13 September 2018

Where are the women?

Ruth_statue_main

How many statues of women are there in your city?

This is the type of question we probably never bother to ask ourselves. We tend to accept that city and town centres look as they do and not worry too much about their symbolism.

In Result CIC's home base, Manchester, until September 2018 we had a grand total of one female statue: Queen Victoria.

How can this be in a city which has produced pioneers including:
- Emmeline Pankhurst whose work helped to give women the vote
- Elizabeth Gaskell whose novels supported social change in industrialised cities
- Marie Stopes who established birth control facilities for women
- An array of talented artists from playwright Shelagh Delaney to actress Maxine Peake?

September 29 is Elizabeth Gaskell's birthday so an appropriate time to reflect on how we allow influential women to be sidelined.

Researcher, Caroline Criado-Perez, led the campaign which led to creating the statue of Millicent Fawcett in Parliament square. Caroline points out that of only 25 of the 158 statues of public statues of women in the country are of real women who are not royals. There are 925 public statues altogether. So 2.7% of statues celebrate women who did something judged worth remembering. And we make up 51% of the population. Criado-Perez wrote that role-model research demonstrates the palpable impact role models can have on women. In other words, if we want to inspire our younger women to develop and use their potential, they need role models, including in public spaces.

In Manchester there has been discussion of creating more statues of women. But as of September 2018 now have five – albeit four of them being rather smaller.

A new initiative by non zero one decided to start to redress the gender imbalance of public statues. Supported by Heritage Open Days they asked the public to nominate inspirational living women, running events in 10 cities across England. We at Result CIC find it interesting that they received hundreds of nominations. It suggests that just by asking the right question, you can open wide an issue and start to address unquestioned bias.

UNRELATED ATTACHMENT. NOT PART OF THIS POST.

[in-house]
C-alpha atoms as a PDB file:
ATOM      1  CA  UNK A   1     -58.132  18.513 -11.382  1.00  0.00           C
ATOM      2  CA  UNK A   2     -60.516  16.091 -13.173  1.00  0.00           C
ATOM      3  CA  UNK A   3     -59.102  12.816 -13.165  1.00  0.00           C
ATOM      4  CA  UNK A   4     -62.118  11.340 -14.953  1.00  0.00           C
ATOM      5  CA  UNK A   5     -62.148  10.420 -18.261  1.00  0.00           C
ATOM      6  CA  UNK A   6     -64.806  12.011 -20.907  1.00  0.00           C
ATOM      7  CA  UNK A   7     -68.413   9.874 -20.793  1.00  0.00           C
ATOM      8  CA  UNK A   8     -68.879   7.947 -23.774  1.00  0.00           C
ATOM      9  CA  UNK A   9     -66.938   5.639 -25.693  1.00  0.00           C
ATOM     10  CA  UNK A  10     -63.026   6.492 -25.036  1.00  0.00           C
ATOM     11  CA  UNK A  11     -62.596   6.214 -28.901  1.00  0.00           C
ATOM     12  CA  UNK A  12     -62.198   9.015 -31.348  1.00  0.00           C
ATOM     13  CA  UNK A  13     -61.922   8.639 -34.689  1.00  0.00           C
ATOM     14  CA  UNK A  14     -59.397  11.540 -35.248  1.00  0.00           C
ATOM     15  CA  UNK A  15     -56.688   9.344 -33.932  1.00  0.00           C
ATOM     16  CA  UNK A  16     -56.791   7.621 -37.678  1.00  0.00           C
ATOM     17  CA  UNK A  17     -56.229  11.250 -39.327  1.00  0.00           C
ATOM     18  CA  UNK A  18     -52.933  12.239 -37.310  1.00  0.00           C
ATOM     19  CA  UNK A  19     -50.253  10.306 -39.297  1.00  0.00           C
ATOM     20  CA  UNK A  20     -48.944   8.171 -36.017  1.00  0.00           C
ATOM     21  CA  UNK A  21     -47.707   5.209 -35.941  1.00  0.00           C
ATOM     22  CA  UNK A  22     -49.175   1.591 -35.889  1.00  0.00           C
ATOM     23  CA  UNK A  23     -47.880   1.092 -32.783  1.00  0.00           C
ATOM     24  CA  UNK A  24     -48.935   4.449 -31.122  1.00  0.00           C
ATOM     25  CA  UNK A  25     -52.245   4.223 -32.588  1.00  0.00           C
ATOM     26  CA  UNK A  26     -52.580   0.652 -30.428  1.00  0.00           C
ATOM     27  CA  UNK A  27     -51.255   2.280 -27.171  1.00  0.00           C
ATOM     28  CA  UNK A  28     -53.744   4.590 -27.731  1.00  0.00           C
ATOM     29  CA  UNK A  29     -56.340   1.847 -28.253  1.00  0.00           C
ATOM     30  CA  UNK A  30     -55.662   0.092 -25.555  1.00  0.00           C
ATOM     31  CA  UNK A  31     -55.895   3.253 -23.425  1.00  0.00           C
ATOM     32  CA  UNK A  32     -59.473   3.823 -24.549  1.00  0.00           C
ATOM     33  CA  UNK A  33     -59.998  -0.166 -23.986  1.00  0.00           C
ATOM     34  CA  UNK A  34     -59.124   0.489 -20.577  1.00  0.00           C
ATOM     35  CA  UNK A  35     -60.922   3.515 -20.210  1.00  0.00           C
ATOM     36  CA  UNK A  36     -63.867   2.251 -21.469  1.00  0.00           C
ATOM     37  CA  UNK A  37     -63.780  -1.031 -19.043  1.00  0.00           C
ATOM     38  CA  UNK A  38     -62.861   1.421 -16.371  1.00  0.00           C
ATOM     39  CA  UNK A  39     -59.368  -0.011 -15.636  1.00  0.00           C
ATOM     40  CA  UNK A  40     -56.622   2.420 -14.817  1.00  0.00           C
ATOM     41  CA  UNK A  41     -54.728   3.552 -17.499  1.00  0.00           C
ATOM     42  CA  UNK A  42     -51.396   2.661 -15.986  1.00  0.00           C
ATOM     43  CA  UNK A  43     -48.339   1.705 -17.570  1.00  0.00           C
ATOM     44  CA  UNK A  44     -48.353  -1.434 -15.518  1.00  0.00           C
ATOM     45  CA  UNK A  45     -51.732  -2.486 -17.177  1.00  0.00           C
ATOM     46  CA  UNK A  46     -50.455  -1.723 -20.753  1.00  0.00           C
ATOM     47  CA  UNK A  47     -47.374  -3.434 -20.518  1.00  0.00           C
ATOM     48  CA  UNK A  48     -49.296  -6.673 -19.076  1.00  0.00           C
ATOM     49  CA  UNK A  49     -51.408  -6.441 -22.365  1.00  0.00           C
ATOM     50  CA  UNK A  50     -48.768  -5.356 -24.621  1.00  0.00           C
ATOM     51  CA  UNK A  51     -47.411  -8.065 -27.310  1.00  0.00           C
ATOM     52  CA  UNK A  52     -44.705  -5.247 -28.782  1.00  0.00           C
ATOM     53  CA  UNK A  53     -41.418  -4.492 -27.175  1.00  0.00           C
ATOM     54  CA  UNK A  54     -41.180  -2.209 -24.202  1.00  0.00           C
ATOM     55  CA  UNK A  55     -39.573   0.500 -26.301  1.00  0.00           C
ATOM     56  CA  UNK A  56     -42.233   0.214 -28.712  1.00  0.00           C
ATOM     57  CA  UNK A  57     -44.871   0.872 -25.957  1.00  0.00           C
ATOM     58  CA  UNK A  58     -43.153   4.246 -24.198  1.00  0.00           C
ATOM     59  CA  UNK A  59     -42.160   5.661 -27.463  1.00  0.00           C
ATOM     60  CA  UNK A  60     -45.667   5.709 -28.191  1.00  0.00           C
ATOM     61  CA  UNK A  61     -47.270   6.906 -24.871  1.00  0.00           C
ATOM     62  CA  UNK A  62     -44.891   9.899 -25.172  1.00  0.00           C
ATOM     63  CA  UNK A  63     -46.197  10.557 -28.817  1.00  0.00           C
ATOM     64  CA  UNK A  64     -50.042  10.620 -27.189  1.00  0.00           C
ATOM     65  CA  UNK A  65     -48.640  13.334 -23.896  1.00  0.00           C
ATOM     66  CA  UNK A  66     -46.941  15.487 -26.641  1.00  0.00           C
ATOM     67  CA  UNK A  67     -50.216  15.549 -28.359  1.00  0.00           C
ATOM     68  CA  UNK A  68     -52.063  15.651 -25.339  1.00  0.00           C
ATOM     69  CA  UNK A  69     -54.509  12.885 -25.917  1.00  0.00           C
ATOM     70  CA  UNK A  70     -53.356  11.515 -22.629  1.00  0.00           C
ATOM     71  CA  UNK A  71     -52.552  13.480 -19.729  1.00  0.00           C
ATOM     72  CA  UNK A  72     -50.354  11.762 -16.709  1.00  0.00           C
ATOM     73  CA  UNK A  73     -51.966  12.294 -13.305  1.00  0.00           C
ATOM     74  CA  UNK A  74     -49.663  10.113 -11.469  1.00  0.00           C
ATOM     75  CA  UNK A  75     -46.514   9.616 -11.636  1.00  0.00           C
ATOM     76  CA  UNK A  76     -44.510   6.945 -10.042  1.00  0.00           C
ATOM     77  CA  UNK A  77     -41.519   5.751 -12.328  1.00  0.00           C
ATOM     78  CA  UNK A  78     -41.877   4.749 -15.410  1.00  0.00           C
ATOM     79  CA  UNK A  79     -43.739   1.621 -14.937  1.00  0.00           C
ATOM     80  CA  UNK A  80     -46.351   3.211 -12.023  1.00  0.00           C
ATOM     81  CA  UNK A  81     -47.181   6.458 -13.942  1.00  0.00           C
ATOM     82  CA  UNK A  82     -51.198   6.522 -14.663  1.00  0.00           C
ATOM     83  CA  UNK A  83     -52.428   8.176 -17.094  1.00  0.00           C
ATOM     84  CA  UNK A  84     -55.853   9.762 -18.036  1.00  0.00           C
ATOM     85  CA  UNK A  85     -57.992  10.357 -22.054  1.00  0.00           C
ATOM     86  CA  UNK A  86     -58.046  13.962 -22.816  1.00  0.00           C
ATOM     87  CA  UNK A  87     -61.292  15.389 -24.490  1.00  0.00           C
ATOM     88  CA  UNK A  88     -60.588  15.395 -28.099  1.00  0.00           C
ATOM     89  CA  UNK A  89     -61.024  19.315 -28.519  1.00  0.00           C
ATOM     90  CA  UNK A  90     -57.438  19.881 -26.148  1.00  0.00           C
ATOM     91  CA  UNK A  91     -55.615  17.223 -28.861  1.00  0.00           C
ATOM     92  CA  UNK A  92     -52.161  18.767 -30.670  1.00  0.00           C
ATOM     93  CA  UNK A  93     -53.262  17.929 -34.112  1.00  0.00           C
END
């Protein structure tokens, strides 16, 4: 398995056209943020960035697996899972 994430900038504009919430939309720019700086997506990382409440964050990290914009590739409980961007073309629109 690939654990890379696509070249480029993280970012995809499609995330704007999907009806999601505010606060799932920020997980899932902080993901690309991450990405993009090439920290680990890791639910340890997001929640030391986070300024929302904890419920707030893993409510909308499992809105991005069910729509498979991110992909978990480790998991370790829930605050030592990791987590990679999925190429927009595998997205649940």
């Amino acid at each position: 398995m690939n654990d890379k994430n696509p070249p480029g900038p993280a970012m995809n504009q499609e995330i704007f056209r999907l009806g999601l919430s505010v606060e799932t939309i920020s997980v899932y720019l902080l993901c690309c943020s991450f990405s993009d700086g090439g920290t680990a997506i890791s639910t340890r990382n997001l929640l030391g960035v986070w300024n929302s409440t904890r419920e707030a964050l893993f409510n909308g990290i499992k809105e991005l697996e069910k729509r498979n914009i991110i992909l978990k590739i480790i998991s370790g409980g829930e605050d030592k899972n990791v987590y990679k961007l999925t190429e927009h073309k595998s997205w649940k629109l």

They chose 25 outstanding women who are making a difference now; four of these were from Manchester. One of these was Result CIC's very own advisor, Ruth Ibegbuna.

There was an unveiling ceremony at Manchester's Royal Exchange Theatre on 7 September. A large group of diverse people including many young people with whom Ruth had worked, turned out to cheer her on.

In their introduction, Cat Harrison said all the chosen women exemplify Emmeline Pankhurst's ethos 'Deeds, not words.'

Ruth was joined by another of Manchester's women celebrated in a new statue which had previously been unveiled. Dr Robina Shah was the first ever Asian woman to be appointed by the Queen as High Sheriff for Greater Manchester, and is a consultant Psychologist and Director of the University of Manchester's Patient Experience centre who did the first ever research in Europe into South Asian disabled children's support needs.

We asked Ruth for her thoughts on this experience:

'The project is important because it highlighted to many, me included, just how appalling the gender ratio of statues is and how complacent we have been about rectifying this fact. It also helped propel some women out of their comfort zones and into shared public spaces, where young people can see them and hopfully gain some inspiration.

I am super proud to have been nominated and felt incredibly special at the unveiling in front of family and friends.'

Congratulations to Ruth, Robina and all the women celebrated!

 
 
 
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Result CIC works with charities and social enterprises to offer low cost coaching and training to inspire their clients to work on the beliefs which are stopping them going forward in life. Result CIC is dedicated to reaching members of the community who do not normally have the opportunity to receive such training and coaching.  

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